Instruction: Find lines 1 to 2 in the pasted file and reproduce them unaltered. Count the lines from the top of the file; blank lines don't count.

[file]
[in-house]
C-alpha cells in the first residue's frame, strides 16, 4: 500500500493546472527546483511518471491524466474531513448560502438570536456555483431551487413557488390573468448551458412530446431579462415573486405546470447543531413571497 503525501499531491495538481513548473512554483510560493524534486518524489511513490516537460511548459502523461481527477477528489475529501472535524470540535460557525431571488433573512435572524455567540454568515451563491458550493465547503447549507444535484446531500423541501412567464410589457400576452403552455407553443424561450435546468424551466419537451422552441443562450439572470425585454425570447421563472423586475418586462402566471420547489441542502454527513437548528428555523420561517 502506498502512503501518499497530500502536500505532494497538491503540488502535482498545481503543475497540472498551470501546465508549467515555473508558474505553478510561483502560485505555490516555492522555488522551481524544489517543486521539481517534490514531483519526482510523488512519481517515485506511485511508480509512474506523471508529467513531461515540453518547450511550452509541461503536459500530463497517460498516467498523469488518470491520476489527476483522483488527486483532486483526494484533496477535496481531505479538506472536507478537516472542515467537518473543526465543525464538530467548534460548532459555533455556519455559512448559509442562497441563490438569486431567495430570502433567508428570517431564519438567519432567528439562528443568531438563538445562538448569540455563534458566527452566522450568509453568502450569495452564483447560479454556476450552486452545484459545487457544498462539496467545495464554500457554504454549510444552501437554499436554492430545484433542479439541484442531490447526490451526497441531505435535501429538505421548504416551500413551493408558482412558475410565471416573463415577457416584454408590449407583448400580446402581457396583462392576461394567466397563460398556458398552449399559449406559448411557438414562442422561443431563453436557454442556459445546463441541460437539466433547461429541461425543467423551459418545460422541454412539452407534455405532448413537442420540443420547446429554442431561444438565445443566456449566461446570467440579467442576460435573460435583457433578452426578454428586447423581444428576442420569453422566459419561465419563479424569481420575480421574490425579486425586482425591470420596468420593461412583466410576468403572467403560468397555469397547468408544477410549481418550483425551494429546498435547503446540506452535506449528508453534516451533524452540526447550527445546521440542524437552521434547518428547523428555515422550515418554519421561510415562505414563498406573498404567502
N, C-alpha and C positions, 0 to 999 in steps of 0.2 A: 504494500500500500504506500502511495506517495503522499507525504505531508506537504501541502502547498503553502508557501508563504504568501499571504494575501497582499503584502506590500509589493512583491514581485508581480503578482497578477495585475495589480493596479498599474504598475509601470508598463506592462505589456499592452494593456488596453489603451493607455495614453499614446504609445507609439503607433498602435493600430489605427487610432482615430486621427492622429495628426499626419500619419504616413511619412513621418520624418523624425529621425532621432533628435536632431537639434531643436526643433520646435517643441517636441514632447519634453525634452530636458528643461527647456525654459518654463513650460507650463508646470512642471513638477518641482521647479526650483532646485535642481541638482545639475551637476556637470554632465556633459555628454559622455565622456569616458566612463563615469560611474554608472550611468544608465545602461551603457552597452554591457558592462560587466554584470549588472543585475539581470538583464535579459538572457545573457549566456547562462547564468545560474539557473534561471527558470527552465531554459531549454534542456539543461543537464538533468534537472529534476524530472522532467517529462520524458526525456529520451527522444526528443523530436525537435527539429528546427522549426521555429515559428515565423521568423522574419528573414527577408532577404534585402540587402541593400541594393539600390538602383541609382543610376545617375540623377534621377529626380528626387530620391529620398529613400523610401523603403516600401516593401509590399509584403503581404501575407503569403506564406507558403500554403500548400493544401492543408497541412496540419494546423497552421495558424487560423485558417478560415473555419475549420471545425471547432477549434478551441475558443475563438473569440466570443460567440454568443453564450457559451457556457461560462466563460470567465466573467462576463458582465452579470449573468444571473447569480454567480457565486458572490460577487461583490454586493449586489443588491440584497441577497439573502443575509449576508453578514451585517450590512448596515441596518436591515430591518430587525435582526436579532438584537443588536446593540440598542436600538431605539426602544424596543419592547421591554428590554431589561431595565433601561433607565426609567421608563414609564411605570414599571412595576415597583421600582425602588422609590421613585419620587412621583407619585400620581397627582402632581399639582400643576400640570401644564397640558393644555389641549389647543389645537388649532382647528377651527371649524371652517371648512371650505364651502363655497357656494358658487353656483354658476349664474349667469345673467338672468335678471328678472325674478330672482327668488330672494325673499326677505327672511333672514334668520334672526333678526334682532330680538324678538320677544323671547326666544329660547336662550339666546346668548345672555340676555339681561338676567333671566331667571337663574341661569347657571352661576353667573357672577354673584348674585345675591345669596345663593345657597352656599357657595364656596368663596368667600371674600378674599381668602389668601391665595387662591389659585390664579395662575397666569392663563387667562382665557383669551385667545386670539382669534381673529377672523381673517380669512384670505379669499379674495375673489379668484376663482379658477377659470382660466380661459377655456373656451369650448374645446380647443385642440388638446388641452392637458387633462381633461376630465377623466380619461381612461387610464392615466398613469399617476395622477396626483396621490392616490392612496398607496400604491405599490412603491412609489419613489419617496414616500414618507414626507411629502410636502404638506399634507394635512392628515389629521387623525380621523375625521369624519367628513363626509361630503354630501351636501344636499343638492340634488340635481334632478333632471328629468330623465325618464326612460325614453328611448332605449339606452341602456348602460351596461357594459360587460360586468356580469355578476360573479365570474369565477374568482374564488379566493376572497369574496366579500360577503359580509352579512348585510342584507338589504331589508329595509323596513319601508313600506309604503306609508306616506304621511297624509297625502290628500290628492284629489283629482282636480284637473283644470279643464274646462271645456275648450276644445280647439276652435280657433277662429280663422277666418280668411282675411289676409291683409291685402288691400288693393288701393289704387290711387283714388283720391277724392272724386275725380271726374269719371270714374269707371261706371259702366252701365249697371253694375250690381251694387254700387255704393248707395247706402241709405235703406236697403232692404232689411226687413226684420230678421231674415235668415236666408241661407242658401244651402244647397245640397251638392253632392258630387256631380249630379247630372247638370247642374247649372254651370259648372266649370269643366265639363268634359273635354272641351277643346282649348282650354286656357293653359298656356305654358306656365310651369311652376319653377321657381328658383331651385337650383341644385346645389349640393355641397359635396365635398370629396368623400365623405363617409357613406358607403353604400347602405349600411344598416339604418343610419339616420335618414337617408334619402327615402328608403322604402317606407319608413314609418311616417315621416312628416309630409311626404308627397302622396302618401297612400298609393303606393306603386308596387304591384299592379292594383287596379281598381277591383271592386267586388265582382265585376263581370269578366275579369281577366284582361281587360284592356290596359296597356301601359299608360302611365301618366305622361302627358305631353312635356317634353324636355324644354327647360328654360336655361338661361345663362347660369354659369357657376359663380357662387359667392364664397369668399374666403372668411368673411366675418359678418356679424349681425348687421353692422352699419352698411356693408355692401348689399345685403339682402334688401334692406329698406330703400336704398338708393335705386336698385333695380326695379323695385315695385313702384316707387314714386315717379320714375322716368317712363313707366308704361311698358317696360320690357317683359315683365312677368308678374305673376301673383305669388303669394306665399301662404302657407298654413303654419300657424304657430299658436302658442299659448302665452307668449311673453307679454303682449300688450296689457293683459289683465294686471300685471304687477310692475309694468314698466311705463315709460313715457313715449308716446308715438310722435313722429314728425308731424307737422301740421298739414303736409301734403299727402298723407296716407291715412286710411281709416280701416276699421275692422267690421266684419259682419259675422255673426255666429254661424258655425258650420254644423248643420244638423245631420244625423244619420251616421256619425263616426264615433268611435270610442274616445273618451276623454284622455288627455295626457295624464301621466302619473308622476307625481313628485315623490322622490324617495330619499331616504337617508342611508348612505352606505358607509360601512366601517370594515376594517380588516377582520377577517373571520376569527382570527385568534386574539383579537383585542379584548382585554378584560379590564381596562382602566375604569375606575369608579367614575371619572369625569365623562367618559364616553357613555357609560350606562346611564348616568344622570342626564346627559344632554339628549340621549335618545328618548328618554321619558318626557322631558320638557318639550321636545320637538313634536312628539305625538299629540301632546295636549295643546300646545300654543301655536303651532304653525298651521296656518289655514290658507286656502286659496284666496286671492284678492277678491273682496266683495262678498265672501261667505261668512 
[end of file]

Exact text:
[in-house]
C-alpha cells in the first residue's frame, strides 16, 4: 500500500493546472527546483511518471491524466474531513448560502438570536456555483431551487413557488390573468448551458412530446431579462415573486405546470447543531413571497 503525501499531491495538481513548473512554483510560493524534486518524489511513490516537460511548459502523461481527477477528489475529501472535524470540535460557525431571488433573512435572524455567540454568515451563491458550493465547503447549507444535484446531500423541501412567464410589457400576452403552455407553443424561450435546468424551466419537451422552441443562450439572470425585454425570447421563472423586475418586462402566471420547489441542502454527513437548528428555523420561517 502506498502512503501518499497530500502536500505532494497538491503540488502535482498545481503543475497540472498551470501546465508549467515555473508558474505553478510561483502560485505555490516555492522555488522551481524544489517543486521539481517534490514531483519526482510523488512519481517515485506511485511508480509512474506523471508529467513531461515540453518547450511550452509541461503536459500530463497517460498516467498523469488518470491520476489527476483522483488527486483532486483526494484533496477535496481531505479538506472536507478537516472542515467537518473543526465543525464538530467548534460548532459555533455556519455559512448559509442562497441563490438569486431567495430570502433567508428570517431564519438567519432567528439562528443568531438563538445562538448569540455563534458566527452566522450568509453568502450569495452564483447560479454556476450552486452545484459545487457544498462539496467545495464554500457554504454549510444552501437554499436554492430545484433542479439541484442531490447526490451526497441531505435535501429538505421548504416551500413551493408558482412558475410565471416573463415577457416584454408590449407583448400580446402581457396583462392576461394567466397563460398556458398552449399559449406559448411557438414562442422561443431563453436557454442556459445546463441541460437539466433547461429541461425543467423551459418545460422541454412539452407534455405532448413537442420540443420547446429554442431561444438565445443566456449566461446570467440579467442576460435573460435583457433578452426578454428586447423581444428576442420569453422566459419561465419563479424569481420575480421574490425579486425586482425591470420596468420593461412583466410576468403572467403560468397555469397547468408544477410549481418550483425551494429546498435547503446540506452535506449528508453534516451533524452540526447550527445546521440542524437552521434547518428547523428555515422550515418554519421561510415562505414563498406573498404567502